Mood often defines the noir experience more than plot and this is what makes this novel cohere. Mari’s neon- lit love hotel encounter involves translating for a Chinese sex slave who has been beaten up by a company man, Shirakawa. The Chinese girl cannot escape her fate; her hoodlum boss reclaims her. There is little progression but the mood intensifies. It is one of low- level, restrained menace, purring and revving like the gangster’s motorbike.
Shirakawa is a brutal, icy, stylish computer analyst in a big corporation. We zoom in on him working nights in the stark vacuity of his firm’s office block, nursing his aching fist. He is never caught for his crime. Briefly it seems a thriller will unfold. Murakami toys with the possibility that, Quentin Tarantino- fashion, Shirakawa will lose an ear, but the moment passes.
Murakami’s night in the city is a more reticent affair than screen treatments of the same species, such as Martin Scorsese’s desperate After Hours ( 1985) or Jim Jarmusch’s quirky Night on Earth ( 1991). There is something purely feline in the shadowy, nocturnal stalking of his characters.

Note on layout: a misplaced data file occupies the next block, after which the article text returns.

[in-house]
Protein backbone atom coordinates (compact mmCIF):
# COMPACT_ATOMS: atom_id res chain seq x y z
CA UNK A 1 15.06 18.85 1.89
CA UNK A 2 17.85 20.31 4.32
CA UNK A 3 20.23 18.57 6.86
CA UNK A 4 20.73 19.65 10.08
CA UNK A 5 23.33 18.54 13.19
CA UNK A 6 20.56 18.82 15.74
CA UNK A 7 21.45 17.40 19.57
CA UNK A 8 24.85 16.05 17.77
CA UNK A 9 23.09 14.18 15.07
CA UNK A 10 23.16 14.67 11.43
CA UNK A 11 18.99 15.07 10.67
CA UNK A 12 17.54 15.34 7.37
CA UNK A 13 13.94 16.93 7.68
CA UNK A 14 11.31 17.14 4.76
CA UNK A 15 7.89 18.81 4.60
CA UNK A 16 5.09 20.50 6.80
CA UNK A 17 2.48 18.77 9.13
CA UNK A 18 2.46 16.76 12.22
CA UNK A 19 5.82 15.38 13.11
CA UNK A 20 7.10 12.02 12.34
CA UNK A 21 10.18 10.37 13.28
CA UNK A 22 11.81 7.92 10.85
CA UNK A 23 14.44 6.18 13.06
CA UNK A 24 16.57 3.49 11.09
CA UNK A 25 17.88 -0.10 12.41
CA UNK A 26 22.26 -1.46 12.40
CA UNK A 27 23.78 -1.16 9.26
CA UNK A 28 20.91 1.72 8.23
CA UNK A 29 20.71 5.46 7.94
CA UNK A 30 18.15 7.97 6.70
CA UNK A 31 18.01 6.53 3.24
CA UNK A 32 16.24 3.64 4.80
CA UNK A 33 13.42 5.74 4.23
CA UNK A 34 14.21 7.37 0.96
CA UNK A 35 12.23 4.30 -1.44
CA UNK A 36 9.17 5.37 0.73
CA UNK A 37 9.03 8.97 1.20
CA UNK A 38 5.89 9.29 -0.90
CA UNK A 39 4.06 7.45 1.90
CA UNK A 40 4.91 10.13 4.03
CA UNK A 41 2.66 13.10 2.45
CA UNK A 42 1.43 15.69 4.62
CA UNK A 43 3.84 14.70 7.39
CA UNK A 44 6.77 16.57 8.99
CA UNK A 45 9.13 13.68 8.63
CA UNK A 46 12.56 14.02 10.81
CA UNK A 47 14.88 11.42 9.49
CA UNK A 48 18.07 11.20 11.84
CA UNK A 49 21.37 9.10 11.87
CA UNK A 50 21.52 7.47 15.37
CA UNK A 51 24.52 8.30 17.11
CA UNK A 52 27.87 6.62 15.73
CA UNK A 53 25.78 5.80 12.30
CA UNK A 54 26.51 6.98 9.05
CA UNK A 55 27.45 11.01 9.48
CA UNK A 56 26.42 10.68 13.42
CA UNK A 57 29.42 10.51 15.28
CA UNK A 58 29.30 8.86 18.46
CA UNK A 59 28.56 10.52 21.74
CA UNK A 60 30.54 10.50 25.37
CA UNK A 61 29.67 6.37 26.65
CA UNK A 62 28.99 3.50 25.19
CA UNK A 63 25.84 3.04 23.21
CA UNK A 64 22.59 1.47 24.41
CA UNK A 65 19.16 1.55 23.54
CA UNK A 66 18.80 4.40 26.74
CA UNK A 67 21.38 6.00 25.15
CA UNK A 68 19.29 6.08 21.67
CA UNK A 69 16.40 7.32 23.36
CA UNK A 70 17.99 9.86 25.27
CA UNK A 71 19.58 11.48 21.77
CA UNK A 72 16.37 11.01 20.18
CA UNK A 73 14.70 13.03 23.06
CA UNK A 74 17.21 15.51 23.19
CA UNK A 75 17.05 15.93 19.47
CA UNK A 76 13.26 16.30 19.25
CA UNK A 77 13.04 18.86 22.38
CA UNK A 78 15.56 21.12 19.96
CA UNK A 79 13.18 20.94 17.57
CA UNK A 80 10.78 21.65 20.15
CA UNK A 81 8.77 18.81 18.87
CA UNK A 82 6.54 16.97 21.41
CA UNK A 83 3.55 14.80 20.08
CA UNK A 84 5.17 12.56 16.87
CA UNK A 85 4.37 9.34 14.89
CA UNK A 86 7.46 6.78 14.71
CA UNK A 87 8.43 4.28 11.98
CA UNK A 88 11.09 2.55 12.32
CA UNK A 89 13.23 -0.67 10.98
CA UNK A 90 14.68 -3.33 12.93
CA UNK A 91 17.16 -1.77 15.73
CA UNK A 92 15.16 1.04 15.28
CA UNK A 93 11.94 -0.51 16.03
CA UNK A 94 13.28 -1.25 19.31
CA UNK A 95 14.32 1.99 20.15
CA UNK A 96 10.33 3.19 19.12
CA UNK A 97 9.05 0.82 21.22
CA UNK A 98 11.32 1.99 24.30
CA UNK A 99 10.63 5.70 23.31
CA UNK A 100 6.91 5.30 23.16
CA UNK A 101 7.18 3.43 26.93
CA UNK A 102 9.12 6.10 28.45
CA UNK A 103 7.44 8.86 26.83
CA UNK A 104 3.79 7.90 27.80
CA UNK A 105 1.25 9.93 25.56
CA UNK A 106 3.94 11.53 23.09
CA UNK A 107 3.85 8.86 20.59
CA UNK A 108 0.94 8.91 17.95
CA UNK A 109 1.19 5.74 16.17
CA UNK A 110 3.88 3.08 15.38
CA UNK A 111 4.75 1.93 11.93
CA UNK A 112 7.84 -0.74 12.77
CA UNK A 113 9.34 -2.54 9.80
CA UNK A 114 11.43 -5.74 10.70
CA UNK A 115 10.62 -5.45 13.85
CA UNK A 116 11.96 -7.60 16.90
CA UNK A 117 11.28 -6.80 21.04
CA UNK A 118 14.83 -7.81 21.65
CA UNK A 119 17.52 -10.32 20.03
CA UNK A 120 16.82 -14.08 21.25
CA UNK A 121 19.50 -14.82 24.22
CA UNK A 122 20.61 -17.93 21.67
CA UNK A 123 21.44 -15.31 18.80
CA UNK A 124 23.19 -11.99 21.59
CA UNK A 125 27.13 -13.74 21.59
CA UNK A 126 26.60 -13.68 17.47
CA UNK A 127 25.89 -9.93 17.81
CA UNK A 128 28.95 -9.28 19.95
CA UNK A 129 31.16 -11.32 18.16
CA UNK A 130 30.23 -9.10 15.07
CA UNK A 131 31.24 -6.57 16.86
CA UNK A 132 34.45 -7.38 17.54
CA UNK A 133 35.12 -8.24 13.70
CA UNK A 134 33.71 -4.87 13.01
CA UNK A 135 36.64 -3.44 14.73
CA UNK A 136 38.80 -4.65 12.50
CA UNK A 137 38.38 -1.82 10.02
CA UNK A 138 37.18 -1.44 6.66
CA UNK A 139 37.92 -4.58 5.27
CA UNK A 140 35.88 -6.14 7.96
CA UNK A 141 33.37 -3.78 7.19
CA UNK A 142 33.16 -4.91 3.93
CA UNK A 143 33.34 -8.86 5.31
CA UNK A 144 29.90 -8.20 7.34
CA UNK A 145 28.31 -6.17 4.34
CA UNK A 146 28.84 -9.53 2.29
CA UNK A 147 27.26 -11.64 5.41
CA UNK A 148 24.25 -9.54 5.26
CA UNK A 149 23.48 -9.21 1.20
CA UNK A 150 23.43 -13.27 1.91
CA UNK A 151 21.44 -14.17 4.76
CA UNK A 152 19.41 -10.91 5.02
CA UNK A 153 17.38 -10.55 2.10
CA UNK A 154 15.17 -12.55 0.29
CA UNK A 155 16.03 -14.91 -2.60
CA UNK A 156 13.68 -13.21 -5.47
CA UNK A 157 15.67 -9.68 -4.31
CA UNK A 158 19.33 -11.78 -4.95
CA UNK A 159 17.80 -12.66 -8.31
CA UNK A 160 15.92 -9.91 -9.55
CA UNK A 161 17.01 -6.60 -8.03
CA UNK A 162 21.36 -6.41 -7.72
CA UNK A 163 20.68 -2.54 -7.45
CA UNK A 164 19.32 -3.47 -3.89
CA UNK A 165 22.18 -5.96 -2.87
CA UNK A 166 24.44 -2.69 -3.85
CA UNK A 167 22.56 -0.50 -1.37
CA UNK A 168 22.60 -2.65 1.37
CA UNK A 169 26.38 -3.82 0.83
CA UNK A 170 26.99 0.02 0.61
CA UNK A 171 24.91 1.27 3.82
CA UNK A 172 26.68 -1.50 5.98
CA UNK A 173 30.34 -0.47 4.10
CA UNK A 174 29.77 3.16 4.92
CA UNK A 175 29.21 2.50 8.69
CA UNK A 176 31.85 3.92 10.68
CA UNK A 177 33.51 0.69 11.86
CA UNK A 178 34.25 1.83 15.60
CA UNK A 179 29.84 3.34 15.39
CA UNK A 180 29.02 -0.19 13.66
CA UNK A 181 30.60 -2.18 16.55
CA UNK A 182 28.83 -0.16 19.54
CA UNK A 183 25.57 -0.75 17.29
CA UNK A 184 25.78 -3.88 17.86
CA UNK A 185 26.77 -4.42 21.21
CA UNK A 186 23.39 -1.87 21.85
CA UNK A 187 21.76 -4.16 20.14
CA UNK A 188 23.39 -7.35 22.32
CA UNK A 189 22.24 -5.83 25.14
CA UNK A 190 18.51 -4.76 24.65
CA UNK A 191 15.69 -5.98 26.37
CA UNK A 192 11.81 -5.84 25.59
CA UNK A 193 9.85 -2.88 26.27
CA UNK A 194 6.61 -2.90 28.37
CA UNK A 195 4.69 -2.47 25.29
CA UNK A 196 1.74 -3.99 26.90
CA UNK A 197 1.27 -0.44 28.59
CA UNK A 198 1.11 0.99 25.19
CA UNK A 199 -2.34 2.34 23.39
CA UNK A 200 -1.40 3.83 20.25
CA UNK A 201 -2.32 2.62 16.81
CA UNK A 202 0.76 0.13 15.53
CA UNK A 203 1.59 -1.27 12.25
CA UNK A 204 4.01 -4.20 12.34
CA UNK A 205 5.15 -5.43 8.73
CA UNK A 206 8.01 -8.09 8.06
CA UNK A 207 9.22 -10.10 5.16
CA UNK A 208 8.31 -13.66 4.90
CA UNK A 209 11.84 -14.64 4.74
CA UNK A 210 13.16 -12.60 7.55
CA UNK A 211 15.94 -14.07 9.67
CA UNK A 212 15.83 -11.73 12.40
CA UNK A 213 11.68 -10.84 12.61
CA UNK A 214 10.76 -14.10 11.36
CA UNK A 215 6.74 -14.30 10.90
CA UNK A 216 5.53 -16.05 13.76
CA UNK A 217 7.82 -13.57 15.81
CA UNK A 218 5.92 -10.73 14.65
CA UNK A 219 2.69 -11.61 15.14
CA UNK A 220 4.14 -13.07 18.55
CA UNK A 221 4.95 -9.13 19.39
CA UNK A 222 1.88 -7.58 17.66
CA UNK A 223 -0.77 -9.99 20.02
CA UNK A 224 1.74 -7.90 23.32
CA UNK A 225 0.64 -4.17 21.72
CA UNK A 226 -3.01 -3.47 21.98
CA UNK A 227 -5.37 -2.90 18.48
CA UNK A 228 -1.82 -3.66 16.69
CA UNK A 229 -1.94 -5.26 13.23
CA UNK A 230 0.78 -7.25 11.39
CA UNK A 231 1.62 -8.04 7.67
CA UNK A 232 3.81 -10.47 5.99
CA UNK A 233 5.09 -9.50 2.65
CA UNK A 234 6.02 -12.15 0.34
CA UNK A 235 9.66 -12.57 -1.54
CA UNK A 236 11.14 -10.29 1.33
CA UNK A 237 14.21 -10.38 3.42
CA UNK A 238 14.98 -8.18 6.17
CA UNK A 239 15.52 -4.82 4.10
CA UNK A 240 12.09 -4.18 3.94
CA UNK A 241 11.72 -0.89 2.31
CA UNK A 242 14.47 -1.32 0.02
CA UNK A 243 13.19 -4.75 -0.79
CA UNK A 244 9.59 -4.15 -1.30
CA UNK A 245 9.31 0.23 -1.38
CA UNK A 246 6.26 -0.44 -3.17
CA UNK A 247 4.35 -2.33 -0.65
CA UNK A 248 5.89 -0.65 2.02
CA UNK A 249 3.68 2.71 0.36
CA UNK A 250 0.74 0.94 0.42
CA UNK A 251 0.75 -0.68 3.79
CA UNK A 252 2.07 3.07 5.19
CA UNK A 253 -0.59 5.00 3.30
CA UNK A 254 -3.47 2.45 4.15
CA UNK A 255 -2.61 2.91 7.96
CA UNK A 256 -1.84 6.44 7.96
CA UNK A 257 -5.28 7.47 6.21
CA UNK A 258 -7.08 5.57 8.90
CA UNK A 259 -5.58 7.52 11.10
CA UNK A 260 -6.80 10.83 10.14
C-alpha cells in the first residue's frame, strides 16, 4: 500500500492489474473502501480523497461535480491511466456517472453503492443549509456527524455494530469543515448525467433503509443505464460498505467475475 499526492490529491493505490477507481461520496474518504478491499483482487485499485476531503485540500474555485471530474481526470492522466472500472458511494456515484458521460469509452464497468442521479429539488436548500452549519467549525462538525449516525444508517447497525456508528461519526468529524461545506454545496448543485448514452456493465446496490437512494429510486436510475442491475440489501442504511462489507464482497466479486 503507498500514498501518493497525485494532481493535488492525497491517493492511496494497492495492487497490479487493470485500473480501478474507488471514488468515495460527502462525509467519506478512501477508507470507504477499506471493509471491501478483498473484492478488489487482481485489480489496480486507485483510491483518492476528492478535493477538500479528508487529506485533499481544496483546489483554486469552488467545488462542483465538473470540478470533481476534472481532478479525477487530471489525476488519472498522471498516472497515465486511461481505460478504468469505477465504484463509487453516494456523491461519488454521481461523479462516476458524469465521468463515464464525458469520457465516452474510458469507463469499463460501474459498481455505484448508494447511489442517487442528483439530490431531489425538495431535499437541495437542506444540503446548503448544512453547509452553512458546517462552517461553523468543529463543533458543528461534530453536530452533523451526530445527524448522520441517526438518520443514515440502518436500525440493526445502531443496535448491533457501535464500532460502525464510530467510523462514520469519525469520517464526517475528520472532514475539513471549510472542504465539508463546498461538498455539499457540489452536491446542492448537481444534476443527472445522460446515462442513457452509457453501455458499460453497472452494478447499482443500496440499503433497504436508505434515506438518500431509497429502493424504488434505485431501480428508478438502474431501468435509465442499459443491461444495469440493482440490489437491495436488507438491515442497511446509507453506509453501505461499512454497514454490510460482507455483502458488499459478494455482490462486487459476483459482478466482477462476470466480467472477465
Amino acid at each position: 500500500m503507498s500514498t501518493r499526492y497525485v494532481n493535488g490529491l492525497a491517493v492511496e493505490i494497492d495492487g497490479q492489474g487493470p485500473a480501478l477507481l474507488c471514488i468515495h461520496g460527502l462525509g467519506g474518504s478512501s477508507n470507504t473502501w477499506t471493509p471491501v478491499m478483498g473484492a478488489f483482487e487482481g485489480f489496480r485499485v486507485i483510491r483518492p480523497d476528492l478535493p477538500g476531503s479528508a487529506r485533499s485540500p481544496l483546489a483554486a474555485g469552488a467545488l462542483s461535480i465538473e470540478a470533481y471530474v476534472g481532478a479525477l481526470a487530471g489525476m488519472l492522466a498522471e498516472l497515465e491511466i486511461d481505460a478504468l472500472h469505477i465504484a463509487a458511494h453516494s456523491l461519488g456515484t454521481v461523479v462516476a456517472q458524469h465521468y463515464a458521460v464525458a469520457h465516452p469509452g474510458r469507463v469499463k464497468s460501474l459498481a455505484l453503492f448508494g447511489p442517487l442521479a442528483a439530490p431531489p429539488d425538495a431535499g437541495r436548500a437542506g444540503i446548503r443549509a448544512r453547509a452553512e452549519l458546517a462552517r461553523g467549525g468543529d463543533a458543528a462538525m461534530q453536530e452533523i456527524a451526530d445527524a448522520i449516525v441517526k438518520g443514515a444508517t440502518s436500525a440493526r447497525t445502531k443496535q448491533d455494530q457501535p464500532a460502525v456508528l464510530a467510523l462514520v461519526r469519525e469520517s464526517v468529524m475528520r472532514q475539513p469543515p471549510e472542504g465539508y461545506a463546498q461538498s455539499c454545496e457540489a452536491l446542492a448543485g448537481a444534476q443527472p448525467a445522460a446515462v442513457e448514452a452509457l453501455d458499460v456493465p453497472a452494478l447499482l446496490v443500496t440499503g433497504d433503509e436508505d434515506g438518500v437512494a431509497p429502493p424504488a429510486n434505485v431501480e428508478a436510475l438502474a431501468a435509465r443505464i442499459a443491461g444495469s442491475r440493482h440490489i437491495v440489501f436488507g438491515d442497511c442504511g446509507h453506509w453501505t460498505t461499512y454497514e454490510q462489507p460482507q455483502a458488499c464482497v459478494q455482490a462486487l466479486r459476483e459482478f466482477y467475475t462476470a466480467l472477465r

Cats, like dormant women, attract him. He once owned a jazz club named Peter Cat. Solitary creatures haunt his fiction ( look back at ManEating Cats ). Mari and Takahashi feed vagrant cats in a park. Murakami has us slink about, invisible, listening in and watching. We are acutely aware that we are voyeurs and that implicates us, somewhat, in the restrained menace of the narrative.
It would have been fascinating, in light of the elusive characteristics of Murakami’s work, to have had some access in the text to comment on the process of translation. After Dark is translated, as is usual, by Murakami expert Jay Rubin. It is hard not to wonder what has been involved in the shift from one language to another and one culture to another, especially a culture as unique as Japan’s. Mostly, one imagines, Rubin would not just have waved a magic wand but made particular decisions.
After Dark is nevertheless a wonderful, lowkey adventure in the mechanics of noir and a troubled mindscape. It is an intensely lyrical expression of the tenebrous, strange, and poignant Murakami universe. Stella Clarke is a Canberra- based literary critic, has a PhD from Warwick University and has taught extensively in Britain and Australia.